Alphas and Omegas Book Two
Aside from being the only kid at Super camp with no super, Michael’s discovered a plot to destroy him, and his mother has finally had enough. She’s divorcing his father. As if this wasn’t just freakin super enough, his not-exactly girlfriend Charlotte has started seeing some Asian kid named Brian. Seriously, you survive one attempt to destroy the town…isn’t one enough?
Think that’s not enough for one kid to handle? How about the legacy of the bad guy: subconscious orders placed in people’s heads to make them go berserk at random times? Lincolnshire is a time bomb, and Michael is going to need some serious help to get through it this time.
*Super Anybody is carefully crafted to be completely free of harsh language, but may have veiled references to sex, and references to alcohol. PG-13 rating moms.
Excerpt from Super Anybody
In less than two minutes he had hung up with Grandpa and pulled up outside the McClaren house.
Which continued to be the McClaren house for about five seconds, before it exploded into smithereens.
This was not the movies. In the movies explosions are graceful blooming things that roil fire up into the sky and shower debris, and you get it from all sorts of different angles, in slow motion. There’s a definite element of artistry there. Someone has spent a long time trying to cook up this particular explosion that you are watching, and they want you to appreciate it.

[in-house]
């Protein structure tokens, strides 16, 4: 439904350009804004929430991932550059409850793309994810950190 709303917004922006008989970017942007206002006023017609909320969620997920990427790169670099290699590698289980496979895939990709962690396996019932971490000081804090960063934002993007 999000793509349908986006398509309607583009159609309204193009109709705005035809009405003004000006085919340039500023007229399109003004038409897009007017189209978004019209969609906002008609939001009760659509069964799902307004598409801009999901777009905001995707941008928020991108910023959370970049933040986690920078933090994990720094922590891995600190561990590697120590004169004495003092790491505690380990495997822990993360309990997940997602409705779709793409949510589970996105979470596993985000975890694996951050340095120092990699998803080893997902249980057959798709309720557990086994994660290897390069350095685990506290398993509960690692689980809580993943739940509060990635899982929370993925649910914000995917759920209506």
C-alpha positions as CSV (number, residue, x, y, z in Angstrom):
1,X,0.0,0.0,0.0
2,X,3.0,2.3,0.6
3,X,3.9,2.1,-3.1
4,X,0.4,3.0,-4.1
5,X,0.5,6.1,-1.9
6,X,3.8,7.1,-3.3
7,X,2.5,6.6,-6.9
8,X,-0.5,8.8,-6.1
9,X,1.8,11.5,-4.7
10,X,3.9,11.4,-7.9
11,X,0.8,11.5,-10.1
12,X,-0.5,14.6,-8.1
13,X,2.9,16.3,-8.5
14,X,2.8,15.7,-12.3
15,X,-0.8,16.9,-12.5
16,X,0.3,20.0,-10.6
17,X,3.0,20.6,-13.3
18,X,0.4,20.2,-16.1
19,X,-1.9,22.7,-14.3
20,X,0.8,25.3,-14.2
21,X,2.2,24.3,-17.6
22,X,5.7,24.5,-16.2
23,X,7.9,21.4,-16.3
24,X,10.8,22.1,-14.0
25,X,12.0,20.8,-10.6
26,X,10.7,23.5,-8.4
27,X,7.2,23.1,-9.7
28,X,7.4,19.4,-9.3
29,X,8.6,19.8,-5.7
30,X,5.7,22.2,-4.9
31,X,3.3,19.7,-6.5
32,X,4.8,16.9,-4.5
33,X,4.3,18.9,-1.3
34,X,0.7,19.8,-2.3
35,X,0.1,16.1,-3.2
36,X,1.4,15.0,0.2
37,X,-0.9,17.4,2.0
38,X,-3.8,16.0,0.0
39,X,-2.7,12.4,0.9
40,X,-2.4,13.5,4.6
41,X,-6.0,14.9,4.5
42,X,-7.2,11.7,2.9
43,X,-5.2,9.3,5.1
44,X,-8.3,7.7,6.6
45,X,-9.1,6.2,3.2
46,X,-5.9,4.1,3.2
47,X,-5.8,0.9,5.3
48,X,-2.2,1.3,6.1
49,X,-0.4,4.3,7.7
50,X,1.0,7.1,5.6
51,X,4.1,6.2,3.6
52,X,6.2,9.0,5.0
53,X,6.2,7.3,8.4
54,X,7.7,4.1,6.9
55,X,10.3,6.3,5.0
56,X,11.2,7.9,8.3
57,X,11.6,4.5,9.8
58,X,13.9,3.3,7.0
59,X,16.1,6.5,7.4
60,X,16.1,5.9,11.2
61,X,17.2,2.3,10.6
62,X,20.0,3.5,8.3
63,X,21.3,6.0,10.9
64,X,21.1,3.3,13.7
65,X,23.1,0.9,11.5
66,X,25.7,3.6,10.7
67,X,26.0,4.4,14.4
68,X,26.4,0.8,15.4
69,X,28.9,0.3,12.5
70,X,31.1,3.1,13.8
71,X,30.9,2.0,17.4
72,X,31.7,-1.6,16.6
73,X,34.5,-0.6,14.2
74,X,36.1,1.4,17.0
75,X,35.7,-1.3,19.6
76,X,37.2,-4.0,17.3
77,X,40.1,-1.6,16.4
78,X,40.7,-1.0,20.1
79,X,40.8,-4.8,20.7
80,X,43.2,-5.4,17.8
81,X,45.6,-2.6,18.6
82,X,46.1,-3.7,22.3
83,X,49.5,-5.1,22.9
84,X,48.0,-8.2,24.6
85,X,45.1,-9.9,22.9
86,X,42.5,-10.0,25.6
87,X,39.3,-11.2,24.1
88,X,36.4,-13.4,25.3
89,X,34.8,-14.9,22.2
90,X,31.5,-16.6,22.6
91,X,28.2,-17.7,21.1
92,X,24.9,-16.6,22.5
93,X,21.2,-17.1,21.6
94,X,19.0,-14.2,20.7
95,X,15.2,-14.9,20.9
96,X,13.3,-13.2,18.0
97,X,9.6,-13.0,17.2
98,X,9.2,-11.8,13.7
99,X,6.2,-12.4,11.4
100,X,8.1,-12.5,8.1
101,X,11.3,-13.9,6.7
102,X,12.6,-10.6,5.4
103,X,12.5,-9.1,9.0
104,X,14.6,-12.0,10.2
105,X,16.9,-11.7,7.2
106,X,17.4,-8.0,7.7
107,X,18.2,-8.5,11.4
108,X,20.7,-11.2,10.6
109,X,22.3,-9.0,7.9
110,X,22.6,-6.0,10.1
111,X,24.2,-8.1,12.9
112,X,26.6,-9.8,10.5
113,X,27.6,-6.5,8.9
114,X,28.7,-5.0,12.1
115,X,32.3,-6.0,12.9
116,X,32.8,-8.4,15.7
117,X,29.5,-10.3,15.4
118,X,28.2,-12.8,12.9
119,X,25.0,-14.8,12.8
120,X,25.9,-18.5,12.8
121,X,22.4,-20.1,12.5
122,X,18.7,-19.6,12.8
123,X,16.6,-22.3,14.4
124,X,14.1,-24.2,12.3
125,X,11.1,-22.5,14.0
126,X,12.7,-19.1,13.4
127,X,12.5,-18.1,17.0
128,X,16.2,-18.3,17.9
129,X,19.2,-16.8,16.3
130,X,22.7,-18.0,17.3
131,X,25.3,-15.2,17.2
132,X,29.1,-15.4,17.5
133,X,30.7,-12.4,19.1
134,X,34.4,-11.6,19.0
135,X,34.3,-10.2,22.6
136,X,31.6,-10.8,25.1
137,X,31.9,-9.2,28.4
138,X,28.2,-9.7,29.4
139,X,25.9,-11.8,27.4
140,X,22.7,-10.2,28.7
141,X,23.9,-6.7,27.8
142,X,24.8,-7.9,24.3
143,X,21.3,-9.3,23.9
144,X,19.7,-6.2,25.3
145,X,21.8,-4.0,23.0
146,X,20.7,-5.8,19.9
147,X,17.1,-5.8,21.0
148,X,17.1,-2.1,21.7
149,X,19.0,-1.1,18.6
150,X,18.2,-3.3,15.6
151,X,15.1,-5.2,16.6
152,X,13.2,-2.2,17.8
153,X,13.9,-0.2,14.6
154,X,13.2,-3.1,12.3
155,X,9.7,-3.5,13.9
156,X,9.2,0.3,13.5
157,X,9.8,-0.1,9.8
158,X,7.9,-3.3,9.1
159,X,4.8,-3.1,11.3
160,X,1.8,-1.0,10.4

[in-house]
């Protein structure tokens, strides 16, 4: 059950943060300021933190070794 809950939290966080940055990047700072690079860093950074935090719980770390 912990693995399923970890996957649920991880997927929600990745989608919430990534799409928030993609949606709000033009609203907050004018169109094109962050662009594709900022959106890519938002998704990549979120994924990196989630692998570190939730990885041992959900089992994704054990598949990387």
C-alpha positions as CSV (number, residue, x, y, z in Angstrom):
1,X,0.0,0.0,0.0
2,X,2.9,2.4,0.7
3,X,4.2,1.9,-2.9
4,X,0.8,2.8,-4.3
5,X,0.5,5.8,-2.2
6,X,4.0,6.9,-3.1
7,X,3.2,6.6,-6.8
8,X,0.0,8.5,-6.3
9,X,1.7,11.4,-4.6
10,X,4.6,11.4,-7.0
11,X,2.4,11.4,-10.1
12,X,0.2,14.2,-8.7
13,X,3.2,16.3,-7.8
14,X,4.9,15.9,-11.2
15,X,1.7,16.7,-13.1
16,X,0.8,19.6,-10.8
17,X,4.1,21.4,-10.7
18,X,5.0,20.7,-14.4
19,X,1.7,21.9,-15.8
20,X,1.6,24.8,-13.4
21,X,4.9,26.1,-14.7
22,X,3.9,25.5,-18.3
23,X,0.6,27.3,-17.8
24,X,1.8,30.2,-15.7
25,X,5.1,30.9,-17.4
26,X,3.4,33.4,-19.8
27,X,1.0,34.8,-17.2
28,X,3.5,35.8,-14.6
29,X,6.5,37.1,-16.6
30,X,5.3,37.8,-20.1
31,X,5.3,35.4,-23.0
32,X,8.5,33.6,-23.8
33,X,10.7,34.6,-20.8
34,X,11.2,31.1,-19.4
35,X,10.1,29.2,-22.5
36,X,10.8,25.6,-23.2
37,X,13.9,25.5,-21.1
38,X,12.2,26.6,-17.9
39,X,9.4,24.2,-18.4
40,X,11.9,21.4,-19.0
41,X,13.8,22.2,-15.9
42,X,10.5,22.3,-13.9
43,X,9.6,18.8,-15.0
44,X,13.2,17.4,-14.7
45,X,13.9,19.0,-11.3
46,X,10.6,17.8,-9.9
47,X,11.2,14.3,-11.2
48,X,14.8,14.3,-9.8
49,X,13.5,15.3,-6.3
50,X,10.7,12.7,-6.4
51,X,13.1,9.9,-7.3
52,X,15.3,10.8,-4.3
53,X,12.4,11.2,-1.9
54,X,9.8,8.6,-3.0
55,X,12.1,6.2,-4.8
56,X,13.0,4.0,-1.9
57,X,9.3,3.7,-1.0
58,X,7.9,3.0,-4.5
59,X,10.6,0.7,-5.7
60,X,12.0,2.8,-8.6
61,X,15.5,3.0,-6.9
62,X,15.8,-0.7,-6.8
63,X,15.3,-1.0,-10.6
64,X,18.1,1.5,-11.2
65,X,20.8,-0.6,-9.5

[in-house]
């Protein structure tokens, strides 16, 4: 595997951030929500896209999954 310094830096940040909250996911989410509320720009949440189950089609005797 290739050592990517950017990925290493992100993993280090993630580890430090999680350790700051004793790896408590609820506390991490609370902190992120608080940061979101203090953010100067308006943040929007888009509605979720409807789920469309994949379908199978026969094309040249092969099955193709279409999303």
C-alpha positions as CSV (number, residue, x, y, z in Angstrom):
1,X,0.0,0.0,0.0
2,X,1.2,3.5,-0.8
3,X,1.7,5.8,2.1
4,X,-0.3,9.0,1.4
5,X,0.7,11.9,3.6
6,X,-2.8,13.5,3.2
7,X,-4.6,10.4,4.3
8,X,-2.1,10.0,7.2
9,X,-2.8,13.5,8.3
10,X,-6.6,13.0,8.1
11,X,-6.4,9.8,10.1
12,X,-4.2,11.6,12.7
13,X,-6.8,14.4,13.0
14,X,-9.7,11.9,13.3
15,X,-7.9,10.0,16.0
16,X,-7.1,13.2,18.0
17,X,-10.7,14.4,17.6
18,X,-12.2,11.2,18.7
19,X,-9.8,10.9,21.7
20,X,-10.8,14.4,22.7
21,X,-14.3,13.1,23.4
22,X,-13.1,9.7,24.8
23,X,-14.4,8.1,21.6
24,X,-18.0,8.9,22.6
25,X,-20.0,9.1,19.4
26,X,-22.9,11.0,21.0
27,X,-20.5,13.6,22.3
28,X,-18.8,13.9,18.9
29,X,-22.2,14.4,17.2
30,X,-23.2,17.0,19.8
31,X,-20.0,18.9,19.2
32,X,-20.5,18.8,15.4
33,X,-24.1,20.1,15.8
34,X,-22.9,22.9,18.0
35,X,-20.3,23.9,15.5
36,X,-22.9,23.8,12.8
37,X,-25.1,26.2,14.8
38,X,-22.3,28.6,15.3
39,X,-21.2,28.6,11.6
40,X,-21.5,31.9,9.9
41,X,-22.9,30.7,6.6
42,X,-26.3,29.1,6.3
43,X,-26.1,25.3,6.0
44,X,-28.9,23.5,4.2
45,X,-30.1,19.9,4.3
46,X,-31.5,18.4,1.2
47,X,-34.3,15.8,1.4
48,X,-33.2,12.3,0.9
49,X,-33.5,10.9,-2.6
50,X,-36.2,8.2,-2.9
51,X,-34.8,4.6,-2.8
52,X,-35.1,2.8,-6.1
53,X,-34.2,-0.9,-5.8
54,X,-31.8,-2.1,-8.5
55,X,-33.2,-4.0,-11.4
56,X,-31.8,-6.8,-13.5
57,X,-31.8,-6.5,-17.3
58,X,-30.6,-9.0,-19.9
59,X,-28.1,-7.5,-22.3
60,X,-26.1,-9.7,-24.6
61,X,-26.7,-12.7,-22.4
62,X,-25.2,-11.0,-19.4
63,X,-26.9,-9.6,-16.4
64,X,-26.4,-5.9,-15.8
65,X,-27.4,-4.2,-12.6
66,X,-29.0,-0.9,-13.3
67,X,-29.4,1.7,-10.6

Whoever made this explosion didn’t care about making a spectacle. This was human rage amplified times a million, channeled through whatever power Jared’s father had. The windows and pieces of timber, the shutters and blinds went first, a split second before the walls buckled outwards and came apart, blown out by the exiting studs. The studs came out almost whole, flung with tornado force into the street, Jessamine’s car, and in a few places, as far as the opposite side of the street, where one lodged itself into the sofa and had to be cut out hours later. As for the roof, it lifted completely off and went into the backyard. On its heels came everything that wasn’t nailed down or weighed less than five hundred pounds. It was like a giant piñata, smashed with a bat the size of a city bus.
If Michael’s eyes and ears were like a television, he lost reception. One second he had crystal clear HD picture, and the next, fuzzy static. His ears were stuffed, and his eyes refused to operate. Something had brushed his head, but even when he put his hand there he couldn’t feel anything. Only when colors swam back into being could he see his hand was half-covered in his blood.